New research has found the European Union’s (EU) proposed Packaging and Packaging Waste Regulation (PPWR), which includes strict reusable packaging targets by 2030, could have unintended consequences. The study, which analysed data from various sources, found that reusable solutions could result in higher carbon dioxide emissions and increased costs for consumers.
The research compared the environmental impacts, economic effects, and societal implications of paper-based packaging currently used in food takeaway and e-commerce in Belgium and Germany with those of reusable plastic packaging if the PPWR reuse targets were applied.
The researchers concluded the use of reusable plastic packaging could result in up to 160% more carbon dioxide emissions for food takeaway and up to 40% more for e-commerce and explained this is as per the findings of a McKinsey article, which was one of the sources of the research.
Furthermore, the high operating costs associated with reusable packaging would likely result in higher costs for consumers, the researchers said. Transport would be the primary driver for both carbon dioxide emissions and costs, as reusable packaging needs to be transported back to the producer after delivery or purchase.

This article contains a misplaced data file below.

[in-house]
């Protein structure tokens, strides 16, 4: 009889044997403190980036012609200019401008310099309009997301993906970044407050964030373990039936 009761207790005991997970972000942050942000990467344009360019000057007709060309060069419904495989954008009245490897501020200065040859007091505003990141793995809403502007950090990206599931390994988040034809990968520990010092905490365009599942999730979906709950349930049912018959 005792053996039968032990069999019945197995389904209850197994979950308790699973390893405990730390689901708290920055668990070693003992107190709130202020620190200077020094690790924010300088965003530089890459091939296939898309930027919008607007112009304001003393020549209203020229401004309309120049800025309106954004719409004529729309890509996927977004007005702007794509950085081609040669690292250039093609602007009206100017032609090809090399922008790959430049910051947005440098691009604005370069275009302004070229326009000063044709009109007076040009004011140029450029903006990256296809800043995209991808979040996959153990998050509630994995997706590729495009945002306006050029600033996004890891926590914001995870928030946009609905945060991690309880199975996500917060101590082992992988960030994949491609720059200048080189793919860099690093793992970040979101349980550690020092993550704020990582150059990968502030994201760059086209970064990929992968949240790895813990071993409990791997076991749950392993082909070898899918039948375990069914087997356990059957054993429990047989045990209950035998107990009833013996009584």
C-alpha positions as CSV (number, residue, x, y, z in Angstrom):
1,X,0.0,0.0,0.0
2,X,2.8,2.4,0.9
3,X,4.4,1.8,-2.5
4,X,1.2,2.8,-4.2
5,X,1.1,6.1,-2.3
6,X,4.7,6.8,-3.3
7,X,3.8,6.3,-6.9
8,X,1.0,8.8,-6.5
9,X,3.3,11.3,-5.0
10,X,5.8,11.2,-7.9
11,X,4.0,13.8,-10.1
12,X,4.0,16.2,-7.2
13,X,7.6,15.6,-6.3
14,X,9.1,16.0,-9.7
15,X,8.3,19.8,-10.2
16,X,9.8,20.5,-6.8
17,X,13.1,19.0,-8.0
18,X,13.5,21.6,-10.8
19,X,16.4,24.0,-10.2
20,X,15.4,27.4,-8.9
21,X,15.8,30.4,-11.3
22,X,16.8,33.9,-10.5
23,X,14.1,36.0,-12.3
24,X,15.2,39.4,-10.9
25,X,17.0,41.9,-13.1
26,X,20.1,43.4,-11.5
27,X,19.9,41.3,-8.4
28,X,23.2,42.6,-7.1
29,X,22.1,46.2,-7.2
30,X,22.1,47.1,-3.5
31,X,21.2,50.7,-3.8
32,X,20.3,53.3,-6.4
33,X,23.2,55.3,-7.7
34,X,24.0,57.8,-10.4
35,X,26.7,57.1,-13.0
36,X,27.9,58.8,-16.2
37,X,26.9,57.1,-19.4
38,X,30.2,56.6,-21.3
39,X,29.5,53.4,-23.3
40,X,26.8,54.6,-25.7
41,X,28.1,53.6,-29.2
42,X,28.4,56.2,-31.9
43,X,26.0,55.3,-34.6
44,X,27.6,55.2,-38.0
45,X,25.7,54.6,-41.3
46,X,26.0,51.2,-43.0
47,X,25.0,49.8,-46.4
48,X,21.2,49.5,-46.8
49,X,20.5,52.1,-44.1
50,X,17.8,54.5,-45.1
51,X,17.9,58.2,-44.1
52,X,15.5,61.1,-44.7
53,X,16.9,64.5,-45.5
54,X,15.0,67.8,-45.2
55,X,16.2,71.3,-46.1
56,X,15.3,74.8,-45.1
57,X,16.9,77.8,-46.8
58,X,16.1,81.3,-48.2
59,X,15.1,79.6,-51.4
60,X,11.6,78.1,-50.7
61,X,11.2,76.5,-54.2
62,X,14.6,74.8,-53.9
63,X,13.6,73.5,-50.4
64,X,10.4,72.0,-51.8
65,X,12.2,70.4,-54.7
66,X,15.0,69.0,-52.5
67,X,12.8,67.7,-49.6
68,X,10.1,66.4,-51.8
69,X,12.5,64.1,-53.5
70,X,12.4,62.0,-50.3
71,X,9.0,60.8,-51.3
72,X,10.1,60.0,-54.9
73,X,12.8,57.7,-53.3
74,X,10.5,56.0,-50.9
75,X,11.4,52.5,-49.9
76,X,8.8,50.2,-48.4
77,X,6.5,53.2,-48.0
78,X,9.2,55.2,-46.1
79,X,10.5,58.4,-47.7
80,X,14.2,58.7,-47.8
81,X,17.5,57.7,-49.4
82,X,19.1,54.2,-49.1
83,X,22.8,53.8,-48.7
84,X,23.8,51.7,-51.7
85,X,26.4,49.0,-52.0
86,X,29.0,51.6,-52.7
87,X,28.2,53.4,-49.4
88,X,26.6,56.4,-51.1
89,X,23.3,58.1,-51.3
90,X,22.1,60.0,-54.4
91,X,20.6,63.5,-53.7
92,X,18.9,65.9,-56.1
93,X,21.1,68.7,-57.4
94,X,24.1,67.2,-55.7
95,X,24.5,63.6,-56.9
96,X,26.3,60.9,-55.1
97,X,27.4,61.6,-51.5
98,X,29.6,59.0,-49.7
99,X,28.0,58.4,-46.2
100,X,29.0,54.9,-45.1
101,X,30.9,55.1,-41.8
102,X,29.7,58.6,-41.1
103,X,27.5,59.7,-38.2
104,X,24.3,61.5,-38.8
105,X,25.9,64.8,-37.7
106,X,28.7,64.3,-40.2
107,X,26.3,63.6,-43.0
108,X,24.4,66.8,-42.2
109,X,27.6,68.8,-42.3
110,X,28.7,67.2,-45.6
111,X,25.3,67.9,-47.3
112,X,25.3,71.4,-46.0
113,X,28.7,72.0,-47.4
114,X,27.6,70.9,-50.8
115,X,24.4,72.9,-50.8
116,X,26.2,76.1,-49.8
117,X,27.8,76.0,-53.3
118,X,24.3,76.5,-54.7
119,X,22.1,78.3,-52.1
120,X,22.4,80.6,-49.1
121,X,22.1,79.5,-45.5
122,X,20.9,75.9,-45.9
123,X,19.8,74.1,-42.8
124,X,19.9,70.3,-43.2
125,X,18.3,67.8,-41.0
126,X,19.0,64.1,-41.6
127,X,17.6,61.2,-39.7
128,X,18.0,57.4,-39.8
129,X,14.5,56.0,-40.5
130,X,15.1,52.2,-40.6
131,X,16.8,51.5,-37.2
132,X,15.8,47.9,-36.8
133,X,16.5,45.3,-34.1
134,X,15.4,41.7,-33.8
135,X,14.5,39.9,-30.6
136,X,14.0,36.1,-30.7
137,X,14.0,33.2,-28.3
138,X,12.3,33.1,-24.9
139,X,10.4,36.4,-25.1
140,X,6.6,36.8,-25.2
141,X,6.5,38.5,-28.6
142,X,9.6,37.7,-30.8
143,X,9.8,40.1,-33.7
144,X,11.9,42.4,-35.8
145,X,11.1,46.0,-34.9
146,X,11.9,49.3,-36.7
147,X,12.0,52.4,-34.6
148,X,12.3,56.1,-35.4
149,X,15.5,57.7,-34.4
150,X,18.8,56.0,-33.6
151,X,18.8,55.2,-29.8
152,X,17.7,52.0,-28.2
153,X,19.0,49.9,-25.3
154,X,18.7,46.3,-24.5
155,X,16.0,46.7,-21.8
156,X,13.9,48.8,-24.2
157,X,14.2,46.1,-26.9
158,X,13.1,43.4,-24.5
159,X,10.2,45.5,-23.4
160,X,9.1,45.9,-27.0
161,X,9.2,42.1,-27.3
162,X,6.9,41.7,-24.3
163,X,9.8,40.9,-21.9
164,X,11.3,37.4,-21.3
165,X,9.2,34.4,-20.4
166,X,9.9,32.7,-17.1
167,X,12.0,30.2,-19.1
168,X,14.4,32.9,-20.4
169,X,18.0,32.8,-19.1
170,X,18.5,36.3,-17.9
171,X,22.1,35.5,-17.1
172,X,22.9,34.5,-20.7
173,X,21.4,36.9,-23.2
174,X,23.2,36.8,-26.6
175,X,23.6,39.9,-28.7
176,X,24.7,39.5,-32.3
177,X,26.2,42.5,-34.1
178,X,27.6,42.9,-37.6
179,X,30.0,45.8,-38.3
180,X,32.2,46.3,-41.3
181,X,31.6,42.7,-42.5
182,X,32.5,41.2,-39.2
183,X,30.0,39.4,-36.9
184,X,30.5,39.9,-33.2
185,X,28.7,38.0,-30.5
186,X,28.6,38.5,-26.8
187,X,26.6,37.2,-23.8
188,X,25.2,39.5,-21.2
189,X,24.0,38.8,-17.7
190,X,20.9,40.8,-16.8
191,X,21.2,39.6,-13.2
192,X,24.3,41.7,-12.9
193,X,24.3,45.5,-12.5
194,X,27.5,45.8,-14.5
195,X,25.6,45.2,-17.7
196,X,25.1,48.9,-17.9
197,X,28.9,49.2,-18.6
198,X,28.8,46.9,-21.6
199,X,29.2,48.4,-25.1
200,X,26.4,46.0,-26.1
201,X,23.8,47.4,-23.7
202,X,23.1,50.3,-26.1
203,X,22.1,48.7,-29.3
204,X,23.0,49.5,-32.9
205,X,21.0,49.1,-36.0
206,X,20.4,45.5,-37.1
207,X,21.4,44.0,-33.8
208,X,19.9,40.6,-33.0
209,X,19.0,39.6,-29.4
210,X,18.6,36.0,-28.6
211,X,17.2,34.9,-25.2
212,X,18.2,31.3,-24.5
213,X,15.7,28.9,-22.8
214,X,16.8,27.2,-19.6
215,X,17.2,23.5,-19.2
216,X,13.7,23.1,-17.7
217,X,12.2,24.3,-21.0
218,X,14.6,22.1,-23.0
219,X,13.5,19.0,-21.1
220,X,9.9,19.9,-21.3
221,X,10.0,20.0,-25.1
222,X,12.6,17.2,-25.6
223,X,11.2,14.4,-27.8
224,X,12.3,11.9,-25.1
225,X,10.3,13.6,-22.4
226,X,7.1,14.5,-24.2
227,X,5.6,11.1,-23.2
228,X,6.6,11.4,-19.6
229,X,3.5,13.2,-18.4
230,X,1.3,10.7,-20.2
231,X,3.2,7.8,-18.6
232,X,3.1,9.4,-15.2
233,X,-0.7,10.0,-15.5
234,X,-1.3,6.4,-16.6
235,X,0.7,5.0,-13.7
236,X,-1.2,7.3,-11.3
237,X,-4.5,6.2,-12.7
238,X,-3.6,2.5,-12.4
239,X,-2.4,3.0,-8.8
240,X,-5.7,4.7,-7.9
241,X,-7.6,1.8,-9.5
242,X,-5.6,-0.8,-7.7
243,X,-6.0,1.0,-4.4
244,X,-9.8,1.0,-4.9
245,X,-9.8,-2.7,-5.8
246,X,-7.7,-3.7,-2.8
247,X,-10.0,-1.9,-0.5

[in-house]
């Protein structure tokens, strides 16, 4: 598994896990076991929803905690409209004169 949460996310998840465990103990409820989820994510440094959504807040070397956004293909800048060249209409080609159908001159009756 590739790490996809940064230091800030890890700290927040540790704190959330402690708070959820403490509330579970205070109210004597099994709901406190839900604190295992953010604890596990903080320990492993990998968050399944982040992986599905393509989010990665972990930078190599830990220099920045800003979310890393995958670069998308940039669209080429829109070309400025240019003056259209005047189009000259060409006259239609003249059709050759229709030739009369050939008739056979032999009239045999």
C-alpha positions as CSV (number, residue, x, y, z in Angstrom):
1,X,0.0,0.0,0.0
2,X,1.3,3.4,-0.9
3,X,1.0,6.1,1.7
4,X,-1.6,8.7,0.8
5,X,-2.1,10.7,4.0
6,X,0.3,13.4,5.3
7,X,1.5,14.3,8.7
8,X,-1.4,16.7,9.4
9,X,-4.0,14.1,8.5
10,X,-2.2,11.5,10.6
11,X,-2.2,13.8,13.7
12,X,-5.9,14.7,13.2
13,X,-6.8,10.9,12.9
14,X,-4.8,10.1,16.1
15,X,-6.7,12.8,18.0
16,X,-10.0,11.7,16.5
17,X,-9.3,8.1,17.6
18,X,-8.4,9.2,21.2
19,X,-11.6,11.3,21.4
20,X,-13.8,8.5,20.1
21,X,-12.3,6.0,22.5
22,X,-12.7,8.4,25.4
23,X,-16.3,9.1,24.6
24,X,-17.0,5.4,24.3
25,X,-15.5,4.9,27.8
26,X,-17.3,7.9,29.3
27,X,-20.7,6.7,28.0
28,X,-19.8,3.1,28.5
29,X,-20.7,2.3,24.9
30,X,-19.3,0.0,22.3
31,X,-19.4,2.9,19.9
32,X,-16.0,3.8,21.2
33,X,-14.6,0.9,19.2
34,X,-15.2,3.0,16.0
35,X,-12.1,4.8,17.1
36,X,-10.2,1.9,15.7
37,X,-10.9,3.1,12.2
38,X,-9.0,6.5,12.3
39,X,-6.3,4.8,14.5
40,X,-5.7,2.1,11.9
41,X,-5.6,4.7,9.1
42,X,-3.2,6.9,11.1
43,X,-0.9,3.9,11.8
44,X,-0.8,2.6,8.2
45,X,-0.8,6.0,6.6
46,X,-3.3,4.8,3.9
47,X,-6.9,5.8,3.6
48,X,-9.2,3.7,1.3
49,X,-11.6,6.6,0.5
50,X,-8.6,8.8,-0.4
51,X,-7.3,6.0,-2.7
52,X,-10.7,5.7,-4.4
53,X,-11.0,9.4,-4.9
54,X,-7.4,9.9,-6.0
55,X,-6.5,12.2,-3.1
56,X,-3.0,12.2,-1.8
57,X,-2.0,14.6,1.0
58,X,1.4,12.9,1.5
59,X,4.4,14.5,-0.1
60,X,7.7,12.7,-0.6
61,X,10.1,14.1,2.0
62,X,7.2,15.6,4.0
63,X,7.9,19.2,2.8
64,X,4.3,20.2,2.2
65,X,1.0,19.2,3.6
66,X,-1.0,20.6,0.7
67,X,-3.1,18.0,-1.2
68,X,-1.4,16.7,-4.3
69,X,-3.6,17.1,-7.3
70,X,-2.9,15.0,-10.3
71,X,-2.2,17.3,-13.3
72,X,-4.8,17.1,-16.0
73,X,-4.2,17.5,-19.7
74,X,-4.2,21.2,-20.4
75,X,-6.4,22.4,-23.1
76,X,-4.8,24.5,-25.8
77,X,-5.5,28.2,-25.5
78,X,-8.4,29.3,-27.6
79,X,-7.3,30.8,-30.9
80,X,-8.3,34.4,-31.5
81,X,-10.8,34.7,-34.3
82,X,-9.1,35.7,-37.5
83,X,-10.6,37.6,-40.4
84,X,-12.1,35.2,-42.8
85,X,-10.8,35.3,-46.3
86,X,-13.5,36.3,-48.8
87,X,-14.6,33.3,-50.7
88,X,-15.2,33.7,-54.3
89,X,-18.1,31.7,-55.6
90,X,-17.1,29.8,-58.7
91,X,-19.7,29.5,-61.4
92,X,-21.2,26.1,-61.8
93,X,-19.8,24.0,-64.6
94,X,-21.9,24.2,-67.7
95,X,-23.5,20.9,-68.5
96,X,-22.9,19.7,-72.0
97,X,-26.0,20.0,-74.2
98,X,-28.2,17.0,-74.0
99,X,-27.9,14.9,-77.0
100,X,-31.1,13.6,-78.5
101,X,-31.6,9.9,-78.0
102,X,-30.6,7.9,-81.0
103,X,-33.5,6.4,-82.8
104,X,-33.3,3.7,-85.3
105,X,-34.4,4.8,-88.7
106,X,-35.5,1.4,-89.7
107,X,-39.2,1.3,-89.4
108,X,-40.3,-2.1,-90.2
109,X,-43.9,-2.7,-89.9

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A more sustainable and cost-effective option
The research suggests that recycling paper and board packaging is a more sustainable and cost-effective option.
The report’s assumptions for reusable plastic packaging represent a best-case scenario, assuming that plastic recycling will experience a rapid development in the future and that plastic packaging will be reused more times than is currently the case.
Jori Ringman, director general of Cepi, the Confederation of European Paper Industries, suggested that reuse and recycling could be complementary solutions to achieving higher circularity. He said that a decision to go for one solution or the other should be based on technical feasibility, economic viability, and environmental protection, and should not be decided by an EU-wide blanket decision as proposed by the European Commission.
The study concludes that sweeping reusable packaging targets do not comply with an approach based on proof of environmental benefit.